One of the major storylines surrounding the Utah women’s basketball team this season has been the heavy amount of returning talent the Utes brought back from a Sweet 16 squad.
Lynne Roberts’ team returned all five starters this season, as well as a handful of key bench players with significant game experience.
That roster, which also includes a trio of transfers and two freshmen, is about to go through a big test, after junior guard Gianna Kneepkens was lost for the season after breaking several bones in her right foot late in the Utes’ 87-68 win over BYU last Saturday.
“That’s why we’ve been talking about our depth. I believe in this team, and everyone giving just a little bit more,” Roberts said Monday, after delivering the news that Kneepkens is lost for the year but will be able to use a medical redshirt to retain the year of eligibility.
“We’re still capable and we’re kind of right back where we started about a year ago where no one really thought — everyone’s gonna write us off again. But we thrive in that role. We’ll be fine. We’ll be good.”
What Utah is losing with Gianna Kneepkens’ injury
It won’t be easy replacing Kneepkens’ production — the 6-foot Minnesota native has started all but seven games since arriving in Salt Lake City ahead of the 2021-22 season. She was named the Pac-12 Freshman of the Year that season, then earned All-Pac-12 first-team honors last season.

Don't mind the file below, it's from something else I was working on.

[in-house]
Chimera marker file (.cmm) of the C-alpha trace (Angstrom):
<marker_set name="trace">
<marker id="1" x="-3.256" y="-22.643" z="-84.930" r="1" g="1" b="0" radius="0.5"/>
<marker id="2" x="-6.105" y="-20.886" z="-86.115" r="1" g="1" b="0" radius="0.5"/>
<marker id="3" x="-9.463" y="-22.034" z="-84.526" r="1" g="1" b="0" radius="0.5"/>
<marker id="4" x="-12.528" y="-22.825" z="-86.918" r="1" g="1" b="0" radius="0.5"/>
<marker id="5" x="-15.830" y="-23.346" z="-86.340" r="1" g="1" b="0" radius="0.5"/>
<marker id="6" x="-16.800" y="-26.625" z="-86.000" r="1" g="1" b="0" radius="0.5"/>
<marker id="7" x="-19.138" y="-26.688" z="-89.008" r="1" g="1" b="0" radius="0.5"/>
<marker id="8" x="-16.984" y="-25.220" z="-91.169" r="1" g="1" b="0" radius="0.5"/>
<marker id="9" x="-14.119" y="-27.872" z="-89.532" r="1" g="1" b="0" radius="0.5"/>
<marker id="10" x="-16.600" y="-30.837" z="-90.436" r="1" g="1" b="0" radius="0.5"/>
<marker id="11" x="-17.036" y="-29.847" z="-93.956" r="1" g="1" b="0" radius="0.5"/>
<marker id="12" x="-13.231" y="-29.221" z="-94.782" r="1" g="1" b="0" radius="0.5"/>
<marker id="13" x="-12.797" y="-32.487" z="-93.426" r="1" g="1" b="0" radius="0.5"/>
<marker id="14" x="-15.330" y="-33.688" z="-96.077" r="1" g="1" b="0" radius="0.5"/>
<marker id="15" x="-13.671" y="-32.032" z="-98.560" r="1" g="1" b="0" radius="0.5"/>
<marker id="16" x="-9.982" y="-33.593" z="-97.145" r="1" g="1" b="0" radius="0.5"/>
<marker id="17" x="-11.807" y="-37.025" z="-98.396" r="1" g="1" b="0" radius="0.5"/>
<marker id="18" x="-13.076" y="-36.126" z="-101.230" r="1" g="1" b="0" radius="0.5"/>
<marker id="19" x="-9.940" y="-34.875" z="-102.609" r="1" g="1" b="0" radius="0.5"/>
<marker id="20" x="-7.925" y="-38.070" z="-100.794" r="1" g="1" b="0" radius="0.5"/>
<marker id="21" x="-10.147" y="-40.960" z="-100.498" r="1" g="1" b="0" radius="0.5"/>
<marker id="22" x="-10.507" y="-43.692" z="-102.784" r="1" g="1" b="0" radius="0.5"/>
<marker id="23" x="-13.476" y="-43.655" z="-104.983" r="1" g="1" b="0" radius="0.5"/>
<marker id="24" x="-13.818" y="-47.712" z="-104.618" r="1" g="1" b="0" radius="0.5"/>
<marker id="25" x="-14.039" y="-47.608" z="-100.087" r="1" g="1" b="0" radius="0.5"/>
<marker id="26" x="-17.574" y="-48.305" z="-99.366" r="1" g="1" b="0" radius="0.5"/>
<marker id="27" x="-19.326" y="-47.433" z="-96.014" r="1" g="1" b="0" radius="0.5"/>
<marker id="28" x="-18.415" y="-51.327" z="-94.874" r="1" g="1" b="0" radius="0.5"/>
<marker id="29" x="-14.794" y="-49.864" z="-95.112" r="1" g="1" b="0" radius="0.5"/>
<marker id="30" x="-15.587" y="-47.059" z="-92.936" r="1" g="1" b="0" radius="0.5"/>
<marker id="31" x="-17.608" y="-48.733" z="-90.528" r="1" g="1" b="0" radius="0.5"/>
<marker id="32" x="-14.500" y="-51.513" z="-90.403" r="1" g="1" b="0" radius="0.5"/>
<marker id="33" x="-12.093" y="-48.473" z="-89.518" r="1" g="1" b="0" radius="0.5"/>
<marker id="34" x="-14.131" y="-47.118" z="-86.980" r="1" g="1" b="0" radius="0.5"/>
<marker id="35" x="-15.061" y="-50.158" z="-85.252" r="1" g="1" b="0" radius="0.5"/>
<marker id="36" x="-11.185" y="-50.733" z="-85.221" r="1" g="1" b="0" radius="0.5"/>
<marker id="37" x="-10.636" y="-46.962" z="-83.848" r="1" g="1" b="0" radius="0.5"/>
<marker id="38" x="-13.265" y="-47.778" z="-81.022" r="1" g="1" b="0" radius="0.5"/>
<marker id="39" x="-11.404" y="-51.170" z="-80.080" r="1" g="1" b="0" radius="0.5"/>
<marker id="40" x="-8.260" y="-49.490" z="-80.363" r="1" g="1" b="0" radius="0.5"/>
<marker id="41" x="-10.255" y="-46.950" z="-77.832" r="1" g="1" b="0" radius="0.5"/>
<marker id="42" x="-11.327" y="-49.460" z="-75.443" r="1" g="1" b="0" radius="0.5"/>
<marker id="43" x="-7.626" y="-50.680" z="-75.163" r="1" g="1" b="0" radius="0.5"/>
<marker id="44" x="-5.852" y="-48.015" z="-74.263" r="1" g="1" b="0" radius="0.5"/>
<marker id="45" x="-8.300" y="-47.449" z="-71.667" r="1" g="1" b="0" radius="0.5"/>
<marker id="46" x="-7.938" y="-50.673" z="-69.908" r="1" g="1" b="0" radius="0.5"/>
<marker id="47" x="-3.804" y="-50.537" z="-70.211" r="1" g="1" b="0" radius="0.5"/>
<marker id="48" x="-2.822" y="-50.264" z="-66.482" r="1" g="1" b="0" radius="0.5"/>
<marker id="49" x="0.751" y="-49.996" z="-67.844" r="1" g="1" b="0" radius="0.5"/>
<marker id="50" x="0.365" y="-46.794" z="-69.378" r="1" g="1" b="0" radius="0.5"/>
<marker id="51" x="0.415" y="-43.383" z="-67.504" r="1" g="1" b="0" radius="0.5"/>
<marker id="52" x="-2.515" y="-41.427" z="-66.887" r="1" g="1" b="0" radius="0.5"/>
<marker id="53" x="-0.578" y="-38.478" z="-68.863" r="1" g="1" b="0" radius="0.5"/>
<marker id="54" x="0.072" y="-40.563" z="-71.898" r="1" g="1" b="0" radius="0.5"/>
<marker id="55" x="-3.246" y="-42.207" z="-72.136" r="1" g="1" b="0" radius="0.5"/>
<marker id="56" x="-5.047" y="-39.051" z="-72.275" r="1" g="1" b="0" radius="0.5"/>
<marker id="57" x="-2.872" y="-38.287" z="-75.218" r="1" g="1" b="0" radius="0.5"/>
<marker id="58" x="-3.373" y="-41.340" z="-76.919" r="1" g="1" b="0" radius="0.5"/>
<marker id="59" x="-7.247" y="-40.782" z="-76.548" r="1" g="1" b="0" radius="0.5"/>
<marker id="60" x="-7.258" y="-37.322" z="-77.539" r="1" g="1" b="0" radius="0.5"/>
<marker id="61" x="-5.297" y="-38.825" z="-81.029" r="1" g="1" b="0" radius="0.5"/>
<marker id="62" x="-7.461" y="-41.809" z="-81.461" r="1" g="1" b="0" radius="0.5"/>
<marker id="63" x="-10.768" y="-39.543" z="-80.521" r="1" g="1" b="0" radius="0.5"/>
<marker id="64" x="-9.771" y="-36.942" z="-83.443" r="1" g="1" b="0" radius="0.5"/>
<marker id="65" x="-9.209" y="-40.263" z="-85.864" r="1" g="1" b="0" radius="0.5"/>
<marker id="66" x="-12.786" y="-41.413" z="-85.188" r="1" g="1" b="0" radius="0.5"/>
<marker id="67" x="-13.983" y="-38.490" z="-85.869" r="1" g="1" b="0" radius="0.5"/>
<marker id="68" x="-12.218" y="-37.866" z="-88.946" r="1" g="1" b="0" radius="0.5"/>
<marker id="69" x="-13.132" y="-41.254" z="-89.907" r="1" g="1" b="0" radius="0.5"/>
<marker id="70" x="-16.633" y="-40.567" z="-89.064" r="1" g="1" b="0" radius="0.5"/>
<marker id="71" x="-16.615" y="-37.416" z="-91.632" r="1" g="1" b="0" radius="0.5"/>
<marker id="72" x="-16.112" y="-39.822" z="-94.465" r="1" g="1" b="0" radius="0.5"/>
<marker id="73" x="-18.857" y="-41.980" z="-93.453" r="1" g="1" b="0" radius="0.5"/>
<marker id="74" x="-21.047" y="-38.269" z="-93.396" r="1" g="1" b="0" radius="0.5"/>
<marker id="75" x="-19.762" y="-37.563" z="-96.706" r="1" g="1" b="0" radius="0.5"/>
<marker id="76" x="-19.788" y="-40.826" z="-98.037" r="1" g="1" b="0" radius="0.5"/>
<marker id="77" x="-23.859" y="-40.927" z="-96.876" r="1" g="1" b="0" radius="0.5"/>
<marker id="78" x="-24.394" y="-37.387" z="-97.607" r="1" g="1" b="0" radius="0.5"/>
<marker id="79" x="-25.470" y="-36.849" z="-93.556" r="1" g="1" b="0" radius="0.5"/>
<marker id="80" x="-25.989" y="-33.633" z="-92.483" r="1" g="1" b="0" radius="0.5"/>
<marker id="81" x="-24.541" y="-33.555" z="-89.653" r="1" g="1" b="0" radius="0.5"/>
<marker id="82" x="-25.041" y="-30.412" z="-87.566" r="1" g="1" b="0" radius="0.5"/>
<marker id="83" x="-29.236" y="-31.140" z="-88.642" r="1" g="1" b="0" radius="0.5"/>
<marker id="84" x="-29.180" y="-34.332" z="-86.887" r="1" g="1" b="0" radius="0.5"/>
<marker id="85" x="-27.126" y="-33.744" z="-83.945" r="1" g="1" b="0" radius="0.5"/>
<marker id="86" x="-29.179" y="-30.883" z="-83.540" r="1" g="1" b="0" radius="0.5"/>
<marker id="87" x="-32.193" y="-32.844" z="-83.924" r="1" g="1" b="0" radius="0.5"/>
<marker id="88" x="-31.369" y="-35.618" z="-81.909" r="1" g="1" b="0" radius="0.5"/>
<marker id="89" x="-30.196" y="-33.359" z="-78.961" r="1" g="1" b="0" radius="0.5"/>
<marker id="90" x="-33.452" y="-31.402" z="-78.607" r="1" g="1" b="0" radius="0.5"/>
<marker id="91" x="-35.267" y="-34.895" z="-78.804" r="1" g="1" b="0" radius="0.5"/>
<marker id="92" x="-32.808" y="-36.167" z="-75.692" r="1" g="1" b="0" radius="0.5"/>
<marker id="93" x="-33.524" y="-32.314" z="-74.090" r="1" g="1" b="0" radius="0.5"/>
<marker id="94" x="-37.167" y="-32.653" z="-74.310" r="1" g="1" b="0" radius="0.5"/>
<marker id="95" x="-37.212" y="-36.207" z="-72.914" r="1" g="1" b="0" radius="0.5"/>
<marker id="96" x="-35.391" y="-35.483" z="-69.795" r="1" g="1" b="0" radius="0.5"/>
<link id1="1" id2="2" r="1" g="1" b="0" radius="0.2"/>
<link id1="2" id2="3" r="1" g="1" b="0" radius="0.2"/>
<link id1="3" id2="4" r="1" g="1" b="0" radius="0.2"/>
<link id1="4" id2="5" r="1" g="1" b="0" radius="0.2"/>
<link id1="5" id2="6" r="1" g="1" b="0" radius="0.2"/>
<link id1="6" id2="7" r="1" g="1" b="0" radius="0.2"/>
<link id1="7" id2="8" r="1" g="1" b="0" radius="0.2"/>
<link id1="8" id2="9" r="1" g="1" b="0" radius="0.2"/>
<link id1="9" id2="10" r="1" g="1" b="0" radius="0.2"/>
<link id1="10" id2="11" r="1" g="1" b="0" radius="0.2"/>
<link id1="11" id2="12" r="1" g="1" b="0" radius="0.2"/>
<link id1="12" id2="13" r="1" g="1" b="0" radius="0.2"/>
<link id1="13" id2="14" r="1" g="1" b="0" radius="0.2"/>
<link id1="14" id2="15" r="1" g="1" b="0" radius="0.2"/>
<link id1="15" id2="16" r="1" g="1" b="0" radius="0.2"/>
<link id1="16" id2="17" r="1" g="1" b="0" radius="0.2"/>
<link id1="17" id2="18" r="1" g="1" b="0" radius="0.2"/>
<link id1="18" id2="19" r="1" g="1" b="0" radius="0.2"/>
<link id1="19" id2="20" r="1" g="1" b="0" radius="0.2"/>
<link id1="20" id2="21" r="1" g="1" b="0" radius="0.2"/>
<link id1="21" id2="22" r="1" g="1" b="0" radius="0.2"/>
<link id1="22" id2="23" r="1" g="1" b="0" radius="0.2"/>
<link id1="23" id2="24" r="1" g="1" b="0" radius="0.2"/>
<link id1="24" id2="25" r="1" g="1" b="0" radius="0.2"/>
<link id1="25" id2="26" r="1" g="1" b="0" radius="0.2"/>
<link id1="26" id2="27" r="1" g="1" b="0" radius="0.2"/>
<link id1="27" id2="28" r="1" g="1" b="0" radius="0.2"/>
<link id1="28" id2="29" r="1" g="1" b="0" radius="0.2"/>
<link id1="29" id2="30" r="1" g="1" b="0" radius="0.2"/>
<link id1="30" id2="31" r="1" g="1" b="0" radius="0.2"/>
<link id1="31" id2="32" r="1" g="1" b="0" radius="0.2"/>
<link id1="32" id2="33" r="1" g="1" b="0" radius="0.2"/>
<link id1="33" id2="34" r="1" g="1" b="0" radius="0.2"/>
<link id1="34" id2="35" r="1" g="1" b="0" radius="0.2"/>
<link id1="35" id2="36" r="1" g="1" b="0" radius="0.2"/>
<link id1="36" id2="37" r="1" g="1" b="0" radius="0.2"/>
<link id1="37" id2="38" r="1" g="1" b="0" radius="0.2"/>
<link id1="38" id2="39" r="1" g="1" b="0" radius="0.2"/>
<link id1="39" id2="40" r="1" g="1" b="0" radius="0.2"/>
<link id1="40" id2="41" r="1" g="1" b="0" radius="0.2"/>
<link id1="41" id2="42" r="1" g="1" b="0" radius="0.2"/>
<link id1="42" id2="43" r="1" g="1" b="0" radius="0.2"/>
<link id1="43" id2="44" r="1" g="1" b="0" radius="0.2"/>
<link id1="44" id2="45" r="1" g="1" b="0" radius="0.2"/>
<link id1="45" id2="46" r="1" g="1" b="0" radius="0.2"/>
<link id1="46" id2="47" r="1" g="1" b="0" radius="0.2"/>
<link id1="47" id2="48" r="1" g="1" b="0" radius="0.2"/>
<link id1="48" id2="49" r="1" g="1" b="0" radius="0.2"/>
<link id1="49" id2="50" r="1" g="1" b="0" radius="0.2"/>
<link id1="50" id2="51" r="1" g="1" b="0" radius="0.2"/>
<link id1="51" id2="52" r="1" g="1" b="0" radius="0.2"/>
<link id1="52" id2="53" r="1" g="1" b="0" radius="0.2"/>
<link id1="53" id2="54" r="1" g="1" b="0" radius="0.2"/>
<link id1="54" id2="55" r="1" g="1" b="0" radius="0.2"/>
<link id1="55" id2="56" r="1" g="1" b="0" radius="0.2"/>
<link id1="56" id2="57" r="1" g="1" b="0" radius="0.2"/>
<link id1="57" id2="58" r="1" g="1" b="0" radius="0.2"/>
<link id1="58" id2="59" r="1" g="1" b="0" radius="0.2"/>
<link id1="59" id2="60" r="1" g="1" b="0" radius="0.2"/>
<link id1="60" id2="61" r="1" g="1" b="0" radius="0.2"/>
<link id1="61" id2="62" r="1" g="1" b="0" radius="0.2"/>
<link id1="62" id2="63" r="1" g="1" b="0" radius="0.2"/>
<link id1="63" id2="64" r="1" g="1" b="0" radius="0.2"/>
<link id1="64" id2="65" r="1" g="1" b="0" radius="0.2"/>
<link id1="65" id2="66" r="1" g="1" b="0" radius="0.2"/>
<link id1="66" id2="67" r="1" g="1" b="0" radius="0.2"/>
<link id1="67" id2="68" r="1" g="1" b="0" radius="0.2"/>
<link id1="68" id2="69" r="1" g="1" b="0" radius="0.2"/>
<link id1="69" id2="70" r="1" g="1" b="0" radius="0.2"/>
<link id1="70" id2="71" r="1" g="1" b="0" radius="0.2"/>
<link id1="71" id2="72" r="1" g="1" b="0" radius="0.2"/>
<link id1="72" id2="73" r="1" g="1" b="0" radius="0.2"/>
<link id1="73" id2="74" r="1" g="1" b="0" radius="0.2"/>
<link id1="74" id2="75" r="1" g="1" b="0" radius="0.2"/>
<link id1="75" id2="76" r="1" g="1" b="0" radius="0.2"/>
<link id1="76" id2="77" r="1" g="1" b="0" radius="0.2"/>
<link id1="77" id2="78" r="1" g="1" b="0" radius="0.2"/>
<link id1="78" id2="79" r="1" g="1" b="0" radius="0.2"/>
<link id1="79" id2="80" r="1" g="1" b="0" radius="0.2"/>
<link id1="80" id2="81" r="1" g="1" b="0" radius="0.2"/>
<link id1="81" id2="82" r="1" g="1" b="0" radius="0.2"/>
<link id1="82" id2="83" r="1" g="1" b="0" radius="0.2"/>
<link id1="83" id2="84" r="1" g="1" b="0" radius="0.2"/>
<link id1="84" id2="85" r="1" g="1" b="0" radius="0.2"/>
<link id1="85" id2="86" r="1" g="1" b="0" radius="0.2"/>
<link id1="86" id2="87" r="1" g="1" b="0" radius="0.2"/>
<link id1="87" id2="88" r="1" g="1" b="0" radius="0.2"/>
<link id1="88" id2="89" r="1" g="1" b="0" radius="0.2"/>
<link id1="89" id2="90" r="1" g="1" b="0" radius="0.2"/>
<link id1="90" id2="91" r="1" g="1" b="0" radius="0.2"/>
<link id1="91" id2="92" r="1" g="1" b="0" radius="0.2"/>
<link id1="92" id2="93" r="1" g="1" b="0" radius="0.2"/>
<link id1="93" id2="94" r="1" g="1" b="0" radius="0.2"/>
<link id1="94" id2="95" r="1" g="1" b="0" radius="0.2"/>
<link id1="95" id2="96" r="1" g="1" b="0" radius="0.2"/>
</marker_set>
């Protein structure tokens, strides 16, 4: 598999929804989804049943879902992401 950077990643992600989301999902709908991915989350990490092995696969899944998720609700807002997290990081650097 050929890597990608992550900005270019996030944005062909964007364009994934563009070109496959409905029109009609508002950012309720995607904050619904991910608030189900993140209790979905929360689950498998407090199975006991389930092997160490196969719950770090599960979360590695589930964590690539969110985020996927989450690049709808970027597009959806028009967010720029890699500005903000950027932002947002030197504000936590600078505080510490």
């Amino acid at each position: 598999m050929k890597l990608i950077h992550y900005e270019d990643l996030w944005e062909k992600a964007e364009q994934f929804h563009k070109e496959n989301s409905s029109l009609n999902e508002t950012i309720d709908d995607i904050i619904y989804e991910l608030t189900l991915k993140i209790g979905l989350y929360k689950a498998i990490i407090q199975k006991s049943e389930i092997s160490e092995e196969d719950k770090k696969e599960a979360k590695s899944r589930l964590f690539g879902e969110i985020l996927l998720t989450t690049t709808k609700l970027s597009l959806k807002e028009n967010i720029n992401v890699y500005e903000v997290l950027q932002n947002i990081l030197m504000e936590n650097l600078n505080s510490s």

Kneepkens had built upon that success in the early portion of the 2023-24 season — through Utah’s first eight games, she had averaged career highs in points (17.8 per game), rebounds (5.5) and assists (3.9).
She had also shot a career-best 63.3% from the field and 53% from 3-point range — Kneepkens’ 27 made 3-pointers are currently tied for 10th nationally.
Replacing Kneepkens’ game savviness and moxie will also be another challenge.
“She’s just a playmaker. She’s not just a scorer, but she’s a playmaker. She can make things happen when nothing’s happening. She wants the ball at the end of the games, she wants those shots. A lot of players say they do, it’s different to really mean it. That confidence and swagger that she brings,” Roberts said.
Kneepkens’ love for the game has been well documented.
“I know she’s someone who loves it, she’s in here everyday for an hour before practice — she just lives, breathes basketball — so just knowing she can’t have that, it hurts a little bit more,” said fellow Minnesotan and Utah forward Jenna Johnson.
Roberts said Kneepkens is already asking how to stay engaged with the team, and how she can help from the sidelines. This comes as No. 11 prepares to play at unbeaten Saint Joseph’s on Thursday, followed by a neutral-site matchup with No. 1 South Carolina on Sunday in Uncasville, Connecticut.
Roberts said Kneepkens — who will the face mental step of recovering from an injury in due time — won’t be traveling with the team for the road trip.
“We’ll find roles for her. She was asking me today if she could already help with scouts. This is a kid that’s just feverish about basketball and our program, so she’s going to be a huge part of it. As it often goes, sometimes it can help your game,” Roberts said.
“You hate to have to go through it, but it’s like losing is sometimes better than winning. You can learn more from it. She’s going to learn from this, and we get her two more years.”
Who could step up for the Utes?
Senior guard Isabel Palmer is perhaps best-positioned to help fill Kneepkens’ playmaking role once she returns to the floor — Palmer has missed the team’s past five games with her own injury and it’s unclear when she’ll be back, though Roberts expressed she’s hopeful Palmer can play this weekend.
On Monday, Palmer sat next to Kneepkens during practice as the two injured players watched their teammates on the floor.